It’s frustrating to get an offer only to be given a strict script of the role you are to play. You are the Latina and that’s why you’re here, so let’s see your articles about tacos and sombreros. (I’m exaggerating a bit, but I was pretty much told this by an editor.) The dividing line was–clearly–drawn.
We want to be known for who we are not for what you think we should contribute to the blogging world. This was my reply to an editor who wanted my posts to be more Latina-ish in nature.
“When I share a post on parenting, food, family, education . . . my hope is to break down generalizations, bypass cliches, and for others to see that we as Latinas are productively contributing to our society and community beyond tacos, flamboyant clothes and sombreros…
I’m not ashamed of my rich heritage for which we are known like delicious spicy food, piñatas, dressing with flair, amazing art, beautiful music and rich colors…but these are only pieces, small fragments of our culture. I’m proud of each one, but they don’t define who we are as a people. When I make all of my blog posts about those things, then I’m only feeding the generalizations, stereotypes and cliches of what others already think about us.”
My response was an attempt to start erasing that dividing line.
We all have a story to tell, so let us tell it, even if it doesn’t include tacos and sombreros. The media and our society are already filled with partial stories about Latinos, Blacks, and Asians, so let us share the other side. We are more than these partial stories, let us be known for the beautiful people we are, not just how you think we should contribute to your world.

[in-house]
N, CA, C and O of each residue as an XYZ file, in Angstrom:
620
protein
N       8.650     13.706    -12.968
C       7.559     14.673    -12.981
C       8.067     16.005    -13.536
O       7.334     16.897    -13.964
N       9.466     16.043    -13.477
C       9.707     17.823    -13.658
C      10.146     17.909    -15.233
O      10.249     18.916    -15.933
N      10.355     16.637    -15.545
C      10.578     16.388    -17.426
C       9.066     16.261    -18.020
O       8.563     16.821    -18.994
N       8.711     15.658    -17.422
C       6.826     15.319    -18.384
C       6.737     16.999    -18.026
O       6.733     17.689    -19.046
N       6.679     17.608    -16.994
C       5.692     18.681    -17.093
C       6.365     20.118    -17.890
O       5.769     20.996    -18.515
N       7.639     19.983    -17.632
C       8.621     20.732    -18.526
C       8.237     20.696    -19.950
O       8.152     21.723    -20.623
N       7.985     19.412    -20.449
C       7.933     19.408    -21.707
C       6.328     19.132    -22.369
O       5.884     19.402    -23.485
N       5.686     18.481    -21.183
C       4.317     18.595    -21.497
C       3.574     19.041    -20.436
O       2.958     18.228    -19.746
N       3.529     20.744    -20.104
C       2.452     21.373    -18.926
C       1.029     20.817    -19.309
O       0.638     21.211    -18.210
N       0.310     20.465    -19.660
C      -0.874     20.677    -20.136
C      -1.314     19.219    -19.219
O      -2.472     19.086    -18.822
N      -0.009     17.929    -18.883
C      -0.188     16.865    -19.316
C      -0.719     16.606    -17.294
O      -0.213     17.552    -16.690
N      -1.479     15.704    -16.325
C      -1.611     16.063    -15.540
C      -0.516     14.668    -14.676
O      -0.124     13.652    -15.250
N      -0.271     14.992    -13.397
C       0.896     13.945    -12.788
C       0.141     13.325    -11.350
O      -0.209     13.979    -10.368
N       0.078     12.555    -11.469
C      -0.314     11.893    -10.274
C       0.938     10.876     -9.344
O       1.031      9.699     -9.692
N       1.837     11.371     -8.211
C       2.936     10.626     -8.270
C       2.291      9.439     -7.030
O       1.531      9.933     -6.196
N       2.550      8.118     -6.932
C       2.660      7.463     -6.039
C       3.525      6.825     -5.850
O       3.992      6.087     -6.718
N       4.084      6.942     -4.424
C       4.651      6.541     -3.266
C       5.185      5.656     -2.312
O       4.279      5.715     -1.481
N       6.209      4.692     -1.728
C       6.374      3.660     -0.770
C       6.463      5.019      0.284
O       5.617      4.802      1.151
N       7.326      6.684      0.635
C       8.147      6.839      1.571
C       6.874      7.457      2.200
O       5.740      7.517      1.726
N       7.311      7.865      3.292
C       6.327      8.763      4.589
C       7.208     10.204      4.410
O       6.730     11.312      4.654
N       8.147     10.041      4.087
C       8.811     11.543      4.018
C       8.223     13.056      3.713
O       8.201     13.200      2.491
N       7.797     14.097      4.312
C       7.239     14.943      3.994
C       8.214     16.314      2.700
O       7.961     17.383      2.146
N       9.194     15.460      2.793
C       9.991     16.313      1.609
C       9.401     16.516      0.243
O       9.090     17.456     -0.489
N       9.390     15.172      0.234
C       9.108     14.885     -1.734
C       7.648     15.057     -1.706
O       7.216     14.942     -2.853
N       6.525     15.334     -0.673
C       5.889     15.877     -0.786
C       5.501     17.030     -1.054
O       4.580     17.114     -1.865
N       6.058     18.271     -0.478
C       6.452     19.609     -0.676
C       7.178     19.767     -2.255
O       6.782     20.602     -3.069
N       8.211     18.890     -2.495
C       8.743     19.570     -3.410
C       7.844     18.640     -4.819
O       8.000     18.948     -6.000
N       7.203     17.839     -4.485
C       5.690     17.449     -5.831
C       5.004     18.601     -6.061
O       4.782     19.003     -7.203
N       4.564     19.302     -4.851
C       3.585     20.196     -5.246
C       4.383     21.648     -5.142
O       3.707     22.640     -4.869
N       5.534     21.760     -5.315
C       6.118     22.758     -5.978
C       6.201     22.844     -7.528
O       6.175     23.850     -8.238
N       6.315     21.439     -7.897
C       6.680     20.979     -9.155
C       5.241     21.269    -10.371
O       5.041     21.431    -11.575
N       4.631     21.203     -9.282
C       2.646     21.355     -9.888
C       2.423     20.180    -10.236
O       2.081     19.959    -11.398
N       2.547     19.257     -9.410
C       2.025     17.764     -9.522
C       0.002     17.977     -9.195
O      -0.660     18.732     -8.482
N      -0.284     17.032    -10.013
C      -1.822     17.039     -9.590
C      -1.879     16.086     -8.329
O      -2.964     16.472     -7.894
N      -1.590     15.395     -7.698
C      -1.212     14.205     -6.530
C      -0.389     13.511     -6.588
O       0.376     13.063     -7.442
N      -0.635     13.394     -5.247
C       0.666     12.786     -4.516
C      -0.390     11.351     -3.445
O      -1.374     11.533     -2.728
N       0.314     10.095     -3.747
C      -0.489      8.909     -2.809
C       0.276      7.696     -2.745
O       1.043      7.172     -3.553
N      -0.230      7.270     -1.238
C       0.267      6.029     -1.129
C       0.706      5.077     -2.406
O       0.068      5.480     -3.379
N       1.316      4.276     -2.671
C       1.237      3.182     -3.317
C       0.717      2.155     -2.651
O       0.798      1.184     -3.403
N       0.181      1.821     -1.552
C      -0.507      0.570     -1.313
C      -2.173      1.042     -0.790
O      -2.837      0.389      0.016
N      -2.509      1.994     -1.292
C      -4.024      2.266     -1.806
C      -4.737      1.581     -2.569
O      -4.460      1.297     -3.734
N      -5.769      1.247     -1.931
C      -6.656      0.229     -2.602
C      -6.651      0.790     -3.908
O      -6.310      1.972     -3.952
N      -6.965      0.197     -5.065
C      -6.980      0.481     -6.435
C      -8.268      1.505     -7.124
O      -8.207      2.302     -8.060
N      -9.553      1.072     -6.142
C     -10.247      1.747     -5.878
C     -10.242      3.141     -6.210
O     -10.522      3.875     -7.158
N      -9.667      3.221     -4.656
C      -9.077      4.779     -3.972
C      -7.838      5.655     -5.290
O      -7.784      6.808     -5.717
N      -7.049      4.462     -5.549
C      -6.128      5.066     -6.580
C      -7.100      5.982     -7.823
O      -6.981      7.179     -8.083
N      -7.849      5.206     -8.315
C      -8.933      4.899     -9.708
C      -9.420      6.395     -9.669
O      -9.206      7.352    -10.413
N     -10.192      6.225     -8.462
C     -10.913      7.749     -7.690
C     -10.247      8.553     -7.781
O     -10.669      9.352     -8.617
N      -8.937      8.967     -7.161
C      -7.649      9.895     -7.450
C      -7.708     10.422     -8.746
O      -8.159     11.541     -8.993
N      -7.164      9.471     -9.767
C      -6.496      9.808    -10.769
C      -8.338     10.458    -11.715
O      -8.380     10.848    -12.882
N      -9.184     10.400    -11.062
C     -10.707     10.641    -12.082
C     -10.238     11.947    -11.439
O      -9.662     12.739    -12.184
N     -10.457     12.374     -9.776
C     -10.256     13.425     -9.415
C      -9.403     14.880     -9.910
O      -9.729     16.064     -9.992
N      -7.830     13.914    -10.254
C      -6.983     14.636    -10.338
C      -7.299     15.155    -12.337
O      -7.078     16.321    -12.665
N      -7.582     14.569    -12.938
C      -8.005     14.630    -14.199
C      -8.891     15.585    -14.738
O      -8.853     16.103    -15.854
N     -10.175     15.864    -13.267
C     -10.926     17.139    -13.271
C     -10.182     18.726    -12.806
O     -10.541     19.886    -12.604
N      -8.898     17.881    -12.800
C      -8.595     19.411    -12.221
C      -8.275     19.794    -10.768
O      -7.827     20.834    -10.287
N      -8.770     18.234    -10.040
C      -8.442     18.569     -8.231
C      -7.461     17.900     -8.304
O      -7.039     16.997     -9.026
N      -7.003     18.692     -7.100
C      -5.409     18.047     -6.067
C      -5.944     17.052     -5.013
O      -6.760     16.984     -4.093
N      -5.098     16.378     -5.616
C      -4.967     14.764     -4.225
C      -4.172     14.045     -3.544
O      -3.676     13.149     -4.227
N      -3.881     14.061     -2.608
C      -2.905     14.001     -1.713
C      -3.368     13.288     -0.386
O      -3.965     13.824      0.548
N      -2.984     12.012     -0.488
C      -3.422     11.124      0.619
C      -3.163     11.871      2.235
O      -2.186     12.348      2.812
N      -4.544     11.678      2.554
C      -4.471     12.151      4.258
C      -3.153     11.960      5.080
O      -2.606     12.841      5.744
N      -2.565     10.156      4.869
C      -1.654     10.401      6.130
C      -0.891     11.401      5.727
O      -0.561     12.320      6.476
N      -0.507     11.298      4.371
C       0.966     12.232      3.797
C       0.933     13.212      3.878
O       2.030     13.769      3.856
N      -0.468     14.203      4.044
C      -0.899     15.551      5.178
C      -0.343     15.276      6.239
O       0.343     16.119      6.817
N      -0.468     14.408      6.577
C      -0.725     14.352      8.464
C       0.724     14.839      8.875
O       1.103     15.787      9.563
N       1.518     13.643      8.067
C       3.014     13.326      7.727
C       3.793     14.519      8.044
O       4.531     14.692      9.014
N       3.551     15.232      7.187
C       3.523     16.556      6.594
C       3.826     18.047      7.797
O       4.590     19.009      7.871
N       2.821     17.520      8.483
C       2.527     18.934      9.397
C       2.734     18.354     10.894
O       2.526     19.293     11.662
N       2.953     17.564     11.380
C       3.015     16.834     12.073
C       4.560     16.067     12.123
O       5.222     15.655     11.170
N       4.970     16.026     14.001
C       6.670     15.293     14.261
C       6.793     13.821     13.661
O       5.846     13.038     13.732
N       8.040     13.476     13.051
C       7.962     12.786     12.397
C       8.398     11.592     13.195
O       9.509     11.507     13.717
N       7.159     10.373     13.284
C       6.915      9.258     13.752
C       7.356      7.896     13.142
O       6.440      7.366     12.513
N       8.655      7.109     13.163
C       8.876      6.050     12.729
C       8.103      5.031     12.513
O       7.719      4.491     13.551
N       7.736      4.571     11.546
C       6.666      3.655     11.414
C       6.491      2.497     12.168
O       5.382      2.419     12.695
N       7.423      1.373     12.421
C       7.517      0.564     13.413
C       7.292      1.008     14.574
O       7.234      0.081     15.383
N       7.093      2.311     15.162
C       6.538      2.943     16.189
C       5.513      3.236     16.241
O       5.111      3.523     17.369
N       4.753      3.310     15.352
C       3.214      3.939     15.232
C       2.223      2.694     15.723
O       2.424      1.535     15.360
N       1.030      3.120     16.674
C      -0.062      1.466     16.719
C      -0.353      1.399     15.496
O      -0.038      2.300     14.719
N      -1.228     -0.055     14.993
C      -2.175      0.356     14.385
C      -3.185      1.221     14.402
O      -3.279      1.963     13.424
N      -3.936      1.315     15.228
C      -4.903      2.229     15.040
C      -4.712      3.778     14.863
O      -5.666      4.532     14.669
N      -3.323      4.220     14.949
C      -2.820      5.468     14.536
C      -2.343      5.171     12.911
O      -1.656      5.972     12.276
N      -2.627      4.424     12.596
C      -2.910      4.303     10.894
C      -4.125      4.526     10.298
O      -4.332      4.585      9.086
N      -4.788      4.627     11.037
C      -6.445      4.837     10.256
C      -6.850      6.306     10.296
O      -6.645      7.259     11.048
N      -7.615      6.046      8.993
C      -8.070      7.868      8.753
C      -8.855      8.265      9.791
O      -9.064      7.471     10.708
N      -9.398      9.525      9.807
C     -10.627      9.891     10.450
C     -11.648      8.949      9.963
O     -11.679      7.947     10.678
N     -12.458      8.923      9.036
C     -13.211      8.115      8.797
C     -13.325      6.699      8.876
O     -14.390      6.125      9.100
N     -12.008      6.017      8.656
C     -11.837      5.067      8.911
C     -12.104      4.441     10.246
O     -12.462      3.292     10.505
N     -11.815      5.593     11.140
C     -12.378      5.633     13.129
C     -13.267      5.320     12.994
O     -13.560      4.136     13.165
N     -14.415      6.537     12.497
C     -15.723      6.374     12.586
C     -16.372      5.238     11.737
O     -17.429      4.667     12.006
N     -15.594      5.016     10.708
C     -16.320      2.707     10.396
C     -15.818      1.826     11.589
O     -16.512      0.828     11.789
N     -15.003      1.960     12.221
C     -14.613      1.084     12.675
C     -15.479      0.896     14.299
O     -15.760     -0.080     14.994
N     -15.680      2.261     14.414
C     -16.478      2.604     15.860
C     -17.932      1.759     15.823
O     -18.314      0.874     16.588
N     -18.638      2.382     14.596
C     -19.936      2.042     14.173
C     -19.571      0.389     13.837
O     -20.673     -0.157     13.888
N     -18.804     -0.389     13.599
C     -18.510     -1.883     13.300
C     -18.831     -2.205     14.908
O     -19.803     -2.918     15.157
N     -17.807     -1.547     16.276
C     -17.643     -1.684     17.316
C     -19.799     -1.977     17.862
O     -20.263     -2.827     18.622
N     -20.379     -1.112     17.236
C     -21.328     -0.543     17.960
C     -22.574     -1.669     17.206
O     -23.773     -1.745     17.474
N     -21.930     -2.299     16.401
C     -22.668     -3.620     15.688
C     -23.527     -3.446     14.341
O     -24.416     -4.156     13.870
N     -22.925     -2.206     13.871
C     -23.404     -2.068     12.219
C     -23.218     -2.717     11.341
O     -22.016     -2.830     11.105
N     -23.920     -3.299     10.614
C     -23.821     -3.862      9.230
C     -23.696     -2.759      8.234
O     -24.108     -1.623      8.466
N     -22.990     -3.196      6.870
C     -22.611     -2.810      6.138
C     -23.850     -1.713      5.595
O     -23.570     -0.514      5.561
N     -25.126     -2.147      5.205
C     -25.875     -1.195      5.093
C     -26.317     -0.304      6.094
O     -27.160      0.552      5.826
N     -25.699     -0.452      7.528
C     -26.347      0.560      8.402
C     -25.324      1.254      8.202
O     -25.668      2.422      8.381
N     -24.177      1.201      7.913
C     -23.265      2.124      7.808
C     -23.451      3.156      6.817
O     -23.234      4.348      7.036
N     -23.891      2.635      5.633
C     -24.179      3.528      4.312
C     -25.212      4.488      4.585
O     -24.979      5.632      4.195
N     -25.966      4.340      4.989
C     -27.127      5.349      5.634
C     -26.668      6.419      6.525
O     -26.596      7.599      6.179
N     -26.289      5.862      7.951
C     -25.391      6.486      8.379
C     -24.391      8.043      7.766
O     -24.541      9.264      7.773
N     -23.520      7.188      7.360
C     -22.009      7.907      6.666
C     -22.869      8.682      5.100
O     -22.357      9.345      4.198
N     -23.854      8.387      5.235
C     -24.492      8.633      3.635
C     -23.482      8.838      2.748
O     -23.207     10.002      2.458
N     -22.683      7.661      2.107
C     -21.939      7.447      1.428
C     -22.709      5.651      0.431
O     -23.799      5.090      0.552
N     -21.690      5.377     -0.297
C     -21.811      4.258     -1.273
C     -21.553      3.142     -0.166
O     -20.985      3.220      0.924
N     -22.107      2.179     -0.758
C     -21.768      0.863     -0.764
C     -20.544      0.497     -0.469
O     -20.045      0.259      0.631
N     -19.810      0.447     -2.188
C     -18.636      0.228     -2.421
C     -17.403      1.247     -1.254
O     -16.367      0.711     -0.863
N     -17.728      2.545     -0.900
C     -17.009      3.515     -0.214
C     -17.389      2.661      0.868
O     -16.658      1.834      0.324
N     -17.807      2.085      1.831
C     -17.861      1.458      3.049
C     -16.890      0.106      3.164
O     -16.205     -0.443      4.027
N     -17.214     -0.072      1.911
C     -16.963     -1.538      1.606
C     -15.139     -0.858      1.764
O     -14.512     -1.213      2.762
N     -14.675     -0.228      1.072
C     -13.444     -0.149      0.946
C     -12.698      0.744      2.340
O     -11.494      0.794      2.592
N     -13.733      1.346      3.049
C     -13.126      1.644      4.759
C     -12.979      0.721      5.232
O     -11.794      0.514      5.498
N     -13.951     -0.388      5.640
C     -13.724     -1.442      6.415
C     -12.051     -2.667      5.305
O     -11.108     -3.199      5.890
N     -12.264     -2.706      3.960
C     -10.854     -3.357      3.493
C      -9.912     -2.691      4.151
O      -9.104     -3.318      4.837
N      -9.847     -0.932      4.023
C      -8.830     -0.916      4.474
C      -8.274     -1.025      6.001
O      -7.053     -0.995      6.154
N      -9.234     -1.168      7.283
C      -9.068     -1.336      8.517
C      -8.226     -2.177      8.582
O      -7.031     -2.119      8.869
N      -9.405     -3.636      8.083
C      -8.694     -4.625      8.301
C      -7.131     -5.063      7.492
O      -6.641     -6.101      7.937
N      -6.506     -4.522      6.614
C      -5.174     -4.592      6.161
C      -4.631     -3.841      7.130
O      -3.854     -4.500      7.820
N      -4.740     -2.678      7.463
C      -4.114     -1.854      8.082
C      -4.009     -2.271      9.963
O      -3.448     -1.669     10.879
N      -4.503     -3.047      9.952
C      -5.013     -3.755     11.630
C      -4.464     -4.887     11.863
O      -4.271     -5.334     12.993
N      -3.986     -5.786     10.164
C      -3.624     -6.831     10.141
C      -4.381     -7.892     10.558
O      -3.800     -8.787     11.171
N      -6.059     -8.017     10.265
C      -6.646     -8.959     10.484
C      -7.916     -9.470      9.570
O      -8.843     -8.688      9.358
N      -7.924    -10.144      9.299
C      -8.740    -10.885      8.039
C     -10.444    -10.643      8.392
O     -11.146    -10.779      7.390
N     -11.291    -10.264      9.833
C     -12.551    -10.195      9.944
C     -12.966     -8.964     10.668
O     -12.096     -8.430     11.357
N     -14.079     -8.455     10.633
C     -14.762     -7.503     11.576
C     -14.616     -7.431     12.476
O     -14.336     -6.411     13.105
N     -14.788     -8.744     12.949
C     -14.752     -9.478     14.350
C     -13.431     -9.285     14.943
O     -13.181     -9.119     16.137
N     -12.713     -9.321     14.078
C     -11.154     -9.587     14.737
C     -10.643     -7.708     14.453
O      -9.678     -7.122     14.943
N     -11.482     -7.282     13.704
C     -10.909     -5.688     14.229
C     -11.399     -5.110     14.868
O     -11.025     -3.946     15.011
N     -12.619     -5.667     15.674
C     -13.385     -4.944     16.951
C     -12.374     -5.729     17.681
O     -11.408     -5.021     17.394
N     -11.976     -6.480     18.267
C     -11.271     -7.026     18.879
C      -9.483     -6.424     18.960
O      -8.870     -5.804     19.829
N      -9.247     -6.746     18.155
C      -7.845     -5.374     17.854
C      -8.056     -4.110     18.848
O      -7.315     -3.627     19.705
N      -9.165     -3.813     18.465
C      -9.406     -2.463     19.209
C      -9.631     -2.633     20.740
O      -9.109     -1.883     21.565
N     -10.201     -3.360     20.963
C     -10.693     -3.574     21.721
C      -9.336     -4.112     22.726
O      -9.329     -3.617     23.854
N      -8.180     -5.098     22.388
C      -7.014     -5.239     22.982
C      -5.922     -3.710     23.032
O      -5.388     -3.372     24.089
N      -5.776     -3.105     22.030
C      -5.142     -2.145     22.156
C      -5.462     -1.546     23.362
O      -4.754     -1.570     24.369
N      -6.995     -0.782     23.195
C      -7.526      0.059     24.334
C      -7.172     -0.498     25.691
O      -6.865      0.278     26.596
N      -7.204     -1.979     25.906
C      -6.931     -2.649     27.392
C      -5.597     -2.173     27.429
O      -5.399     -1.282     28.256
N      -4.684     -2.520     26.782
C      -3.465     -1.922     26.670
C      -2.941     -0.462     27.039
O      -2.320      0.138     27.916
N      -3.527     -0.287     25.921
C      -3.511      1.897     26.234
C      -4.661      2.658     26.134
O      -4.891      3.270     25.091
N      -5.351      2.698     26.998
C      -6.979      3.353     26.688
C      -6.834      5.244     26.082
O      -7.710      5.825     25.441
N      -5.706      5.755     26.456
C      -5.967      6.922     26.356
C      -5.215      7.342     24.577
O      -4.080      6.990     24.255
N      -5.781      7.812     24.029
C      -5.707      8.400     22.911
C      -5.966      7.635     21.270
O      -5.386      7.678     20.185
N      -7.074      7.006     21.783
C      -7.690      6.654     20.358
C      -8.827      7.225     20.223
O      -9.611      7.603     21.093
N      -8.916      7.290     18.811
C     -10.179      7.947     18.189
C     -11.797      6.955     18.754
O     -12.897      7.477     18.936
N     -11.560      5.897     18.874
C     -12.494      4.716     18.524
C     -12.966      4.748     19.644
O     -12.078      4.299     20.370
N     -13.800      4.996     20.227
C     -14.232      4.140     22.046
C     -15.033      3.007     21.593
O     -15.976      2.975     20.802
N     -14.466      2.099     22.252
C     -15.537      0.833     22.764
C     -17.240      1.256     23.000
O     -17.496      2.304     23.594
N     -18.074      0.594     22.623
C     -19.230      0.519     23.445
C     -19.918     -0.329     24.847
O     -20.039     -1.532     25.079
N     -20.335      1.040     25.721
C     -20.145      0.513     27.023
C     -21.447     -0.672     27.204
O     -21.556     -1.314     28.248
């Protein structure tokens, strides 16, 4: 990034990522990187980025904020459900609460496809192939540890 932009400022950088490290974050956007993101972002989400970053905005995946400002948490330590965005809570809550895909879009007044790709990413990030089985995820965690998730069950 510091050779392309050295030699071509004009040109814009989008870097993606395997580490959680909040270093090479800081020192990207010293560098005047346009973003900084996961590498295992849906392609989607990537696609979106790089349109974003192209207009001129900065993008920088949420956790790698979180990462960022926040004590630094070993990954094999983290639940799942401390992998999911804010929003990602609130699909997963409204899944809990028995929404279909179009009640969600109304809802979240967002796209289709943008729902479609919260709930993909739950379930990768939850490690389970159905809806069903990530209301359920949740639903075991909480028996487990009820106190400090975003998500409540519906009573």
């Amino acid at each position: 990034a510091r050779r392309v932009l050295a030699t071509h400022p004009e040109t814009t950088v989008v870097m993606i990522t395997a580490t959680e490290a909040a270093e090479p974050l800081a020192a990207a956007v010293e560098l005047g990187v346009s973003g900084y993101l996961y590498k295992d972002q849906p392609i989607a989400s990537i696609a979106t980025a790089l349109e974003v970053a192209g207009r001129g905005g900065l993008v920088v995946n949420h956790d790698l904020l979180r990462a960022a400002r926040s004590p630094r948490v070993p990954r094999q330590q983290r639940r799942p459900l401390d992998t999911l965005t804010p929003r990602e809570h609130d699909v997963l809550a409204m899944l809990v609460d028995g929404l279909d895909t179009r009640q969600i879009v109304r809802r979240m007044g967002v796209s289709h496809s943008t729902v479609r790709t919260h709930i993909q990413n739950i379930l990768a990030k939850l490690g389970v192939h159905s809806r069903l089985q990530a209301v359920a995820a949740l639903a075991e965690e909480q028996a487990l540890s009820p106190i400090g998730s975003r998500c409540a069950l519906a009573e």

We all want to be seen and known. We all want to tell our story. Let’s start engaging each other and celebrating the diversity!
I challenge you to engage a blogger of another culture or color! Invite them to collaborate with you. To speak at your conference. Invite her to join your contributing team of writers and share her story through her eyes, not from your limited perspective of her culture.
We need more diversity in the Christian Online World
I must admit as the years have gone by, I’ve seen tides change in the blogging world to a beautiful tapestry of color and culture. Though the waves of change are happening, as more people of color are being noticed by brands and editors, we still have a ways to go especially in the Christian circle.
Here’s the thing that’s sad and shocking to me that so many Christian platforms, publishing companies, conferences, or writers teams have little diversity. Just because you have that one person of color on your team doesn’t make you diverse.
Stop simply saying you value every person instead pave the way for change by actually creating a diverse contributing panel for your conferences, book contracts, and contributing writer team!
Let’s not forget there’s something beautifully enriching when we celebrate the differences! We all have a story to share. Let’s share it alongside of each other, not in a segregated group of bloggers but together, laughing and crying and not caring who sits beside us!
Let’s pull up a chair at the table for people of color and invite them in.